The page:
27. 27. Simple Circlet clasp  Tooth support RPD  Undercut remote from edentulous area  Half round  Disadvantages - Increase tooth coverage - compromised esthetics
  28. 28. Variations of circlet clasp  Back action clasp  Reverse back action  Ring clasp  C clasp or hair-pin clasp
  29. 29. Reverse circlet clasp  Undercut located adjacent to edentulous area  Kennedy class I ,II  Disadvantages - Lack of rest adjacent to edentulous area - Poor esthetics
  30. 30. Multiple circlet design  2 simple circlet clasp joined at the terminal aspect of their reciprocal elements  Principle abutment is periodontal compromised and the forces are distributed between multiple abutment teeth
  31. 31. Embrasure clasp  2 simple circlet joined at bodies  Used on side of the arch where there is no edentulous space  Can be used only when adequate tooth preparation is possible
  32. 32. C-clasp design  Fish hook” or “Hairpin” clasp  Simple circlet clasp with loop back retentive arm  Sufficient crown height  Disadvantages - Insufficient flexibility - Tooth coverage - Esthetics compromised
  33. 33. Combination clasp  Cast metal reciprocal arm and wrought wire retentive arm  abutment adjacent to Kennedy class I and II area Advantage • kinder to the tooth can engage greater undercut Disadvantage • more prone to breakage than cast • minimal stabilizing
  34. 34. Gingivally approaching clasps /Bar/Roach type Approach the undercut gingivally and have a push type of retention.
  35. 35. Approach arm • It is a minor connector that connect the retentive tip to the denture base. • It crosses the gingival margin at right angle and it is the only flexible minor connector. • Flexibility of the clasp is controlled by the taper and length of the approach arm • More esthetic
  36. 36. Retentive terminal • It should end on the surface of the tooth below the undercut.
  37. 37. T-clasp  Kennedy class I and II  Undercut locate adjacent edentulous area  Contraindication - Severe soft tissue undercut - Height of contour locate near occlusal surface
  38. 38. Modified T-clasp  No retentive horizontal projection  Kennedy class I and II  Undercut locate near adjacent edentulous area  Canine and premolar  Advantage - esthetics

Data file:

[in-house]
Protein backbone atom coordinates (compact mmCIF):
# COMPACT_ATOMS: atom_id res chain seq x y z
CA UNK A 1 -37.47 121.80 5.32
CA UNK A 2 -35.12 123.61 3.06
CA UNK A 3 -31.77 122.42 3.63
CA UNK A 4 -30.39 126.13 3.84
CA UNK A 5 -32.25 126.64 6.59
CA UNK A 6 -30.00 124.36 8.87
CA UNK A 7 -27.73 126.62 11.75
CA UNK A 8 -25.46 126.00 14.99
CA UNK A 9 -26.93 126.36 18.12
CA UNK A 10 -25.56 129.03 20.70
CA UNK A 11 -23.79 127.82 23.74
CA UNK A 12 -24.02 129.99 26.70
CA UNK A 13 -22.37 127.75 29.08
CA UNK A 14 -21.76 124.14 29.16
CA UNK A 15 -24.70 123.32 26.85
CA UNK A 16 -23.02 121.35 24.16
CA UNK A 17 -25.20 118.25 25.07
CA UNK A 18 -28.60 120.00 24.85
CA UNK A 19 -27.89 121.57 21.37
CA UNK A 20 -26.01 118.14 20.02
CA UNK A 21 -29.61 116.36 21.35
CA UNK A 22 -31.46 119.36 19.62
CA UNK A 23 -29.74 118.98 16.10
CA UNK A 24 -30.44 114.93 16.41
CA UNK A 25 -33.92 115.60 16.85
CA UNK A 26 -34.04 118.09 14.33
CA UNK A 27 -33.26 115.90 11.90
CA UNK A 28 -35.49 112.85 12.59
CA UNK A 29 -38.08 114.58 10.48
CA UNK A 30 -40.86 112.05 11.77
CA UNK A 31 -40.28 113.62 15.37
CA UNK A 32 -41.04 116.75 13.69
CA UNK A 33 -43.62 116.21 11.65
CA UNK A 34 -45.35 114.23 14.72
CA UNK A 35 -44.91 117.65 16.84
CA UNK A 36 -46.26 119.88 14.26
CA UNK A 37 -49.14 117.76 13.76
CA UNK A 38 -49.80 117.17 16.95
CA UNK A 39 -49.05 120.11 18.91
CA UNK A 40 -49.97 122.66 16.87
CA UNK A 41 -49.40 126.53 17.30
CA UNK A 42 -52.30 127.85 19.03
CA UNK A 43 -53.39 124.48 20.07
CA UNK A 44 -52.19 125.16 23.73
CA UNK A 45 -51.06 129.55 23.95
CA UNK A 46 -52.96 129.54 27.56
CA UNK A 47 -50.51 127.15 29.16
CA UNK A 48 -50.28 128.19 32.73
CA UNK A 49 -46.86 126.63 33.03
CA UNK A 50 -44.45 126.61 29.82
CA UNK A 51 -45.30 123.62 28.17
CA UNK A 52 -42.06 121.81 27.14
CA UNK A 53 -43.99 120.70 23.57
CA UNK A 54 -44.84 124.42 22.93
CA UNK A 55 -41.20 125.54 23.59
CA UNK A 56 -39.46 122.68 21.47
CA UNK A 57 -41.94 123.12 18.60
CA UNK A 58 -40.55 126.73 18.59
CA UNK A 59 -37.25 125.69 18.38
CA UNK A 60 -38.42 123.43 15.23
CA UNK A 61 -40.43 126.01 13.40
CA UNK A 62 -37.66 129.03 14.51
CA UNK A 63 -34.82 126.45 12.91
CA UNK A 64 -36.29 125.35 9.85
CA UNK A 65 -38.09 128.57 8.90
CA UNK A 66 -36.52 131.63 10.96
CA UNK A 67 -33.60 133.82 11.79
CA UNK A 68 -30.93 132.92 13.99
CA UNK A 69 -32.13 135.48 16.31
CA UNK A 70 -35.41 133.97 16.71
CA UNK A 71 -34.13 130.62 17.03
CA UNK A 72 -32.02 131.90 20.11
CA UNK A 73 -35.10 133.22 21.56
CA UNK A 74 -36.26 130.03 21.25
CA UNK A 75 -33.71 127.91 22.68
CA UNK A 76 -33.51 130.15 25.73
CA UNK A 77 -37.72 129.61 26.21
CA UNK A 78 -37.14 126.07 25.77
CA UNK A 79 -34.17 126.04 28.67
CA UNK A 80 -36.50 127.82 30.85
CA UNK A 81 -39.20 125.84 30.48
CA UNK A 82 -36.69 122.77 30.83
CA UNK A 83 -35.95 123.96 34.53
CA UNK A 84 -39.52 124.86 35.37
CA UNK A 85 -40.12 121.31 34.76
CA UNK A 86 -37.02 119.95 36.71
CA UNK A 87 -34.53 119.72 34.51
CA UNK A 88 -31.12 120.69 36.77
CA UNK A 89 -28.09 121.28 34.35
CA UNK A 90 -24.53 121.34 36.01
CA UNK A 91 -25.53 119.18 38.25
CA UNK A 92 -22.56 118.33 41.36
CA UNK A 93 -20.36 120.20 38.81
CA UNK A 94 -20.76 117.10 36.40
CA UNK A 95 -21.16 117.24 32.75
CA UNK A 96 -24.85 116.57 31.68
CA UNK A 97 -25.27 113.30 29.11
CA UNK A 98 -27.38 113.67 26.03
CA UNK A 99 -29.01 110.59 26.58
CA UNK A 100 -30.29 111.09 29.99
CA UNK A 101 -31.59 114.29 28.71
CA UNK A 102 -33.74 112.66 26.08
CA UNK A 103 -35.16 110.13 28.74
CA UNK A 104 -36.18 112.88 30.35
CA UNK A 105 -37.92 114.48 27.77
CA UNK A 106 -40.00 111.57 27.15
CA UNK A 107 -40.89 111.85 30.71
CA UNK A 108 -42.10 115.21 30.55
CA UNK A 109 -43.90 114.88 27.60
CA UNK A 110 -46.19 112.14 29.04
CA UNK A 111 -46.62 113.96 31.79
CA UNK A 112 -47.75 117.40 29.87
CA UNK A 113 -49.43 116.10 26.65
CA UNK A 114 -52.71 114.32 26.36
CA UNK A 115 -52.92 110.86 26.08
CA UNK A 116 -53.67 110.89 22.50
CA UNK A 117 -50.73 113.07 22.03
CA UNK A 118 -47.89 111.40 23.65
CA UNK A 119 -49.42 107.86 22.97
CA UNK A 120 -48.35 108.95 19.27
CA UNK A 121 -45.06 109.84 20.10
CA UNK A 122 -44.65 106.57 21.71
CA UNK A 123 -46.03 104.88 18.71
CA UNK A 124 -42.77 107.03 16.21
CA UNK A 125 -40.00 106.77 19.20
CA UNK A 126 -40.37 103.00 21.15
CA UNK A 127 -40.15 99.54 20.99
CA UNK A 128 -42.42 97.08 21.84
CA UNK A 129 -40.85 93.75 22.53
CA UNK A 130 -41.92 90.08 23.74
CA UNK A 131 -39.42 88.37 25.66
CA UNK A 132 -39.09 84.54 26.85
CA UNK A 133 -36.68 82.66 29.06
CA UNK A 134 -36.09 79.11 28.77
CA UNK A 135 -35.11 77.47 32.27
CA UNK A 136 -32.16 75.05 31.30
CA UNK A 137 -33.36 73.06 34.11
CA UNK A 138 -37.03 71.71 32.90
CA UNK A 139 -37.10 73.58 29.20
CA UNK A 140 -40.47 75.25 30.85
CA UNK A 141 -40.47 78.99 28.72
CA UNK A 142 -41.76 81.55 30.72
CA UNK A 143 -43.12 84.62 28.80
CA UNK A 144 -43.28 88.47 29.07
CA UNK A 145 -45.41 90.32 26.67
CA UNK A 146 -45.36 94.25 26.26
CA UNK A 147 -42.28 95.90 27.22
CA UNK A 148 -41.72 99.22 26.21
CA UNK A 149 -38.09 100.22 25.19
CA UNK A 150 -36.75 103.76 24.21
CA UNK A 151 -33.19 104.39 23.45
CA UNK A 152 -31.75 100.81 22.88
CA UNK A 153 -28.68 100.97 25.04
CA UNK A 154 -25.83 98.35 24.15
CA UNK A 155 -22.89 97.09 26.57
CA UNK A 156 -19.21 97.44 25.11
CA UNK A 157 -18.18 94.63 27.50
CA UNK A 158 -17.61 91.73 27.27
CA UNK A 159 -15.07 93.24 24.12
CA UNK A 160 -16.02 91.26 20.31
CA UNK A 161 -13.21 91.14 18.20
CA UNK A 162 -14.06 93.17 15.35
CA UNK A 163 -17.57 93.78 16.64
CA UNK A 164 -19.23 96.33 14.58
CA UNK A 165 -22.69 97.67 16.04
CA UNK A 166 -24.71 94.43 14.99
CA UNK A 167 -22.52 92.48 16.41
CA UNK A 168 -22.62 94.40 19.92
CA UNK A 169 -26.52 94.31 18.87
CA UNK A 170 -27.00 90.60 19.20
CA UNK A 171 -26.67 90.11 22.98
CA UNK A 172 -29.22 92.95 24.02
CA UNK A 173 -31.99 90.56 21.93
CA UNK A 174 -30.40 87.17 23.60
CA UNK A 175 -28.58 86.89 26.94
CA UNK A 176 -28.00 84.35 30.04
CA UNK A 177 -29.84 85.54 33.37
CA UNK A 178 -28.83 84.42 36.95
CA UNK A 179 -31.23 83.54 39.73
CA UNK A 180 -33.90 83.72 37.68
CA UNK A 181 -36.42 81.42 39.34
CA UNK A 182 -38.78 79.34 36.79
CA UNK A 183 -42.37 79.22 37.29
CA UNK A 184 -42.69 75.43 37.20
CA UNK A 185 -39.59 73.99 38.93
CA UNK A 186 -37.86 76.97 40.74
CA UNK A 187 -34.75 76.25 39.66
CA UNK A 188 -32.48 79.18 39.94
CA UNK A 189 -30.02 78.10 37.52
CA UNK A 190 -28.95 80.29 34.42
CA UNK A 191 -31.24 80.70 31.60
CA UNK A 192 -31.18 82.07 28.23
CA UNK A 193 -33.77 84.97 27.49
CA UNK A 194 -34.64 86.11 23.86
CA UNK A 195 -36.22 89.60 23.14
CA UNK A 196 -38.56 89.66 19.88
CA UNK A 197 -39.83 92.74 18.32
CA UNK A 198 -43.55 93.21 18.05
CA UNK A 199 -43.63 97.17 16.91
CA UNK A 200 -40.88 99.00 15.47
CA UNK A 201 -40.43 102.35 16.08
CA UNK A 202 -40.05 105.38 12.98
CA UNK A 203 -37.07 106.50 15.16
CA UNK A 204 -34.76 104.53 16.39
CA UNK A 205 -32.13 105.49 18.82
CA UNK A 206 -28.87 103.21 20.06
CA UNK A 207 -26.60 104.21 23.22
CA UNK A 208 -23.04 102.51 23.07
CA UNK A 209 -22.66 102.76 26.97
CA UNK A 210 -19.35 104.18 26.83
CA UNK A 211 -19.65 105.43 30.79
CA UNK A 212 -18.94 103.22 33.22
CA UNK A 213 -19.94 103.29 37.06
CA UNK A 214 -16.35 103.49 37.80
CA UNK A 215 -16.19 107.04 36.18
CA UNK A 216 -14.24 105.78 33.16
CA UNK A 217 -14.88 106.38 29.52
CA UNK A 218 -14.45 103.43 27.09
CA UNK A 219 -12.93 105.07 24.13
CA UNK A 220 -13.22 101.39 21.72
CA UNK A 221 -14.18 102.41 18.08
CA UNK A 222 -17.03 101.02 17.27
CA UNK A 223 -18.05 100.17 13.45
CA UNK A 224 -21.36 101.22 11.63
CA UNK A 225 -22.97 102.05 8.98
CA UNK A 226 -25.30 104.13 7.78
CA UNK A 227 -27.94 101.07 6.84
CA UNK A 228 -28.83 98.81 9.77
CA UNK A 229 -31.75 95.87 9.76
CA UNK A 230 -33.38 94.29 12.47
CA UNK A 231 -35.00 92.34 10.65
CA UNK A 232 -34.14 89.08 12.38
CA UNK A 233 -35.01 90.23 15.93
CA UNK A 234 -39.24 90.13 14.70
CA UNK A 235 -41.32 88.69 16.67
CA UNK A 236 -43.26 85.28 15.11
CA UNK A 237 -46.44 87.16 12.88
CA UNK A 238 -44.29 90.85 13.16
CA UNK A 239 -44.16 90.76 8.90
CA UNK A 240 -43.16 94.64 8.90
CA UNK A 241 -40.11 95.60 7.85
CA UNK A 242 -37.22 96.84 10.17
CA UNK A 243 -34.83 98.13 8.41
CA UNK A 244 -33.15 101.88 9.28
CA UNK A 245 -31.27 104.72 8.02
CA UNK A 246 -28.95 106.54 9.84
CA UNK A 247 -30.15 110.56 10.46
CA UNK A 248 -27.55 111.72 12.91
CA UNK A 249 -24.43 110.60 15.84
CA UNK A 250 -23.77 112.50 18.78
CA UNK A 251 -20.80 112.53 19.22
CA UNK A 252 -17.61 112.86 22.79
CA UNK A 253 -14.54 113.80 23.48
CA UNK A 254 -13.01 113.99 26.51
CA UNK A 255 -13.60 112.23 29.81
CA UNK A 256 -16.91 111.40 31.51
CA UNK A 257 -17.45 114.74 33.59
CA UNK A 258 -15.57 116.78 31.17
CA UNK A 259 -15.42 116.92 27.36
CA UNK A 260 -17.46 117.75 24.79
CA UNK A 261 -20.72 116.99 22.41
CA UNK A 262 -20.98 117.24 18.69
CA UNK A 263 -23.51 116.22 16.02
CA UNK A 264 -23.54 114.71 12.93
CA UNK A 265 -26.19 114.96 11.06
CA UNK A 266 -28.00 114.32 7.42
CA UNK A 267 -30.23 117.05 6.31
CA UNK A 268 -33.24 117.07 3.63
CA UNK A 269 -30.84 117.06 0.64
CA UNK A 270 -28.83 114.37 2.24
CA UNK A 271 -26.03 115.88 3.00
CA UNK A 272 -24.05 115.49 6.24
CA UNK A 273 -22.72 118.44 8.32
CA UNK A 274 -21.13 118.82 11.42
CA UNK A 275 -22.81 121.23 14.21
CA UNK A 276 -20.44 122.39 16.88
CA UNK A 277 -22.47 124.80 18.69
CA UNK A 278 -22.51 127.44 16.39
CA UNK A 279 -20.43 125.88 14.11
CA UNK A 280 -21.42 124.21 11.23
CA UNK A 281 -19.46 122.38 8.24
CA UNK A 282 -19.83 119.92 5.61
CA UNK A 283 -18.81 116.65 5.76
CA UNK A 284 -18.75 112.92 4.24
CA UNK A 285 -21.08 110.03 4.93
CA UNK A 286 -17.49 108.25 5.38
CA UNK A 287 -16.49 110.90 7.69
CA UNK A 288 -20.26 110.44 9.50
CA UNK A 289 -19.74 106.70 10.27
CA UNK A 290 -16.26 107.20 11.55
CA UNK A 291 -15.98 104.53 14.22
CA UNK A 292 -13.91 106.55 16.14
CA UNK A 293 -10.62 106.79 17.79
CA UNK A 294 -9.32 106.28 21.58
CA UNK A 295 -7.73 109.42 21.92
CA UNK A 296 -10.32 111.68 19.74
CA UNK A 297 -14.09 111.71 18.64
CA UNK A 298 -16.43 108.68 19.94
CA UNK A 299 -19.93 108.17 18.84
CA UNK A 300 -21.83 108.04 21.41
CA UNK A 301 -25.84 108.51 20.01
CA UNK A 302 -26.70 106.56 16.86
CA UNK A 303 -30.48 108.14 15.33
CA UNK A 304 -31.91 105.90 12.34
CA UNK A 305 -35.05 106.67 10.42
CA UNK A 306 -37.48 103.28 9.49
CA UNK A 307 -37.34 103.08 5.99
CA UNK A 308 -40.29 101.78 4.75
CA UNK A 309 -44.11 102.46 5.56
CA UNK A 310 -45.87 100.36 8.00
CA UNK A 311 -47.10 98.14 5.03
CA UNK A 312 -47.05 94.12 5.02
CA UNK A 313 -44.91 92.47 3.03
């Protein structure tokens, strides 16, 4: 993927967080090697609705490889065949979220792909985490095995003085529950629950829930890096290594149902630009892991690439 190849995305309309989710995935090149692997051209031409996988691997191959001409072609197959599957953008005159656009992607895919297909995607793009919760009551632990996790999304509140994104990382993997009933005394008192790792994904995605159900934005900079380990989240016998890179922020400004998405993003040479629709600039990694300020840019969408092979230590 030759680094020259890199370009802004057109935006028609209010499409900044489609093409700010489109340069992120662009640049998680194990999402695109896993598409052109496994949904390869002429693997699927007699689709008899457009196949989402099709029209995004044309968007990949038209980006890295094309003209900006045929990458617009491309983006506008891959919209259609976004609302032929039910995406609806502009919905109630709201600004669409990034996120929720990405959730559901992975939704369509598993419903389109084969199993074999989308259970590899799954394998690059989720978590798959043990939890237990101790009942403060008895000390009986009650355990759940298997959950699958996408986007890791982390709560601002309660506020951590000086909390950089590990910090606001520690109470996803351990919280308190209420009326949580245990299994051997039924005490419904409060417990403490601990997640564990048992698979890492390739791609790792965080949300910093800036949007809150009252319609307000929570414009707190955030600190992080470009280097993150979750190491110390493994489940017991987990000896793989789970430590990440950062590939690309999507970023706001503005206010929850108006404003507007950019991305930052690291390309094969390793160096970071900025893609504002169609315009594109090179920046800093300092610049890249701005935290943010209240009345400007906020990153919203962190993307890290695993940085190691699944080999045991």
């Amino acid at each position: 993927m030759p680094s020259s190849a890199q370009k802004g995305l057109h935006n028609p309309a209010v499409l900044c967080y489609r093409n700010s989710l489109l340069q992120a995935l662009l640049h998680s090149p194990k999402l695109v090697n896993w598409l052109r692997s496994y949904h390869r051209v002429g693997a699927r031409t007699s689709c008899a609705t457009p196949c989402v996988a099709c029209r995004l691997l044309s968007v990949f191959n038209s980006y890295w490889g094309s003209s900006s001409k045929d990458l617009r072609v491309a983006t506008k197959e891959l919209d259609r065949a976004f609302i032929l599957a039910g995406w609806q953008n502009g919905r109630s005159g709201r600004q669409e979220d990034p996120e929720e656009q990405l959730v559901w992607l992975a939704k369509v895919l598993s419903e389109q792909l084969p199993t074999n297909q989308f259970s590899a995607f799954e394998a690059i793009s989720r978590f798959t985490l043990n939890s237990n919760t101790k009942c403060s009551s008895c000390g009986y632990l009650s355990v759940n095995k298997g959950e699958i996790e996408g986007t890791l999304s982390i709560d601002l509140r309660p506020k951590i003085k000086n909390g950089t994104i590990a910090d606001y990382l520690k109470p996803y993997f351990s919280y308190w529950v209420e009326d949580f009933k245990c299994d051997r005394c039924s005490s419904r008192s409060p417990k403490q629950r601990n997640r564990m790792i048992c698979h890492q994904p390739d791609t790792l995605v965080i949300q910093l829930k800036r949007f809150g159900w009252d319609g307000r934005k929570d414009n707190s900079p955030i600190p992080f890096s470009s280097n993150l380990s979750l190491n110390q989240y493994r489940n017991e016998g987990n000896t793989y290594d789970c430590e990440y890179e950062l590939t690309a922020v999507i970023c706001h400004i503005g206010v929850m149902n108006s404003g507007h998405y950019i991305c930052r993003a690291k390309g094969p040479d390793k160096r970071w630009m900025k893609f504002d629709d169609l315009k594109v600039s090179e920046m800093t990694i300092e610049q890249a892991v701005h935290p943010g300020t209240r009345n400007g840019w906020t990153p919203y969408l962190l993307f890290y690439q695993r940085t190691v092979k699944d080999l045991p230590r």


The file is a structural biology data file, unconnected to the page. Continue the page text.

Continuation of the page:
39. 39. Y-clasp  Equivalent to T-clasp  Approach arm terminates in the cervical third  Mesial and distal projection terminate near occlusal surface
  40. 40. I bar  Kennedy class I and II  RPI - Mesial rest - Proximal plate - I bar
  41. 41. Flexible clasps
  42. 42. • Acetal resin clasps are esthetic and are available in sixteen different shades. • To evaluate the effect of cast Co-Cr and acetal resin clasp on the surface of tooth. • The retentive force of cast Co-Cr clasp showed a decrease from 12.4 N to 8.1 N. • The retentive force of acetal resin clasp, reduced from 5.2 N to 4.03 N at the completion of experiment. • Acetal resin clasps do not abrade the surface of tooth and maintain retention A comparative study on Co-Cr and Acetal resin clasps; Pal .H etal TPDI • January 2014, Vol. 5, No. 1 pg 9- 13
  43. 43. Implants as direct retainers • Eliminates a visible clasp • placement of an implant within a modification space to the advantage of retentive needs requires consideration of anterior, mid, or distal placement • retainers utilizing teeth have always been restricted to tooth locations at either end of a span
  44. 44. Indirect retainer  Resists rotational displacement of an extension base from the supporting tissue  Kennedy class I, II and IV
  45. 45. Factors determining indirect retainer  Occlusal rests must be held in rest seats by direct retainer  Distance from fulcrum line  Placed on definite rest seat to prevent slippage  Rigidity
  46. 46. Auxiliary functions  Reduce A-P tilting of abutments  Stabilization – auxiliary guide planes  Anterior teeth stabilized  Auxiliary rest – stress distribution  Visual indication for reline
  47. 47. Forms of indirect retainer  Auxiliary occlusal rest  Canine extension from occlusal rest  Continuous bar retainer & lingual plate  Rugae Support
  48. 48. Auxiliary Occlusal Rest
  49. 49. Canine rest
  50. 50. Rugae Support
  51. 51. Major connectors - cingulum bars and linguo plates
  52. 52. References  Carr AB, Mc Givney GP, Brown DT, McCracken’s Removable Partial Prosthodontics, 12th edition , Canada, Elsevier Publishers, 2005 , pp:68-102  Stewart, Phoenix, Cagna, De Freest, Clinical Removable Partial Prosthodontics, 3rd edition, 2001, USA, Quintessence publishers, pp:53-96  Grant AA, Johnson W, An Introduction to Removable Denture Prosthetics, 1st edition, USA, Churchill livingstone, 1983, pp: 96-101
  53. 53.  Davenport JC , Basker RM, Heath JR, Ralph JP, Glantz PO, Retention ,Brit Dent J 2000;189(12):646- 657  Davenport JC , Basker RM, Heath JR, Ralph JP, Glantz PO, Hammond P, Bracing and reciprocation ,Brit Dent J 2001;190(1):10-14  Davenport JC , Basker RM, Heath JR, Ralph JP, Glantz PO, Hammond P, Clasp design , Brit Dent J 2001;190(2):71-81  Davenport JC , Basker RM, Heath JR, Ralph JP, Glantz PO, Hammond P, Indirect Retention ,Brit DentJ 2001;190(2):128-132

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the science,principles and requirements of direct and indirect retainers in removable partial dentures.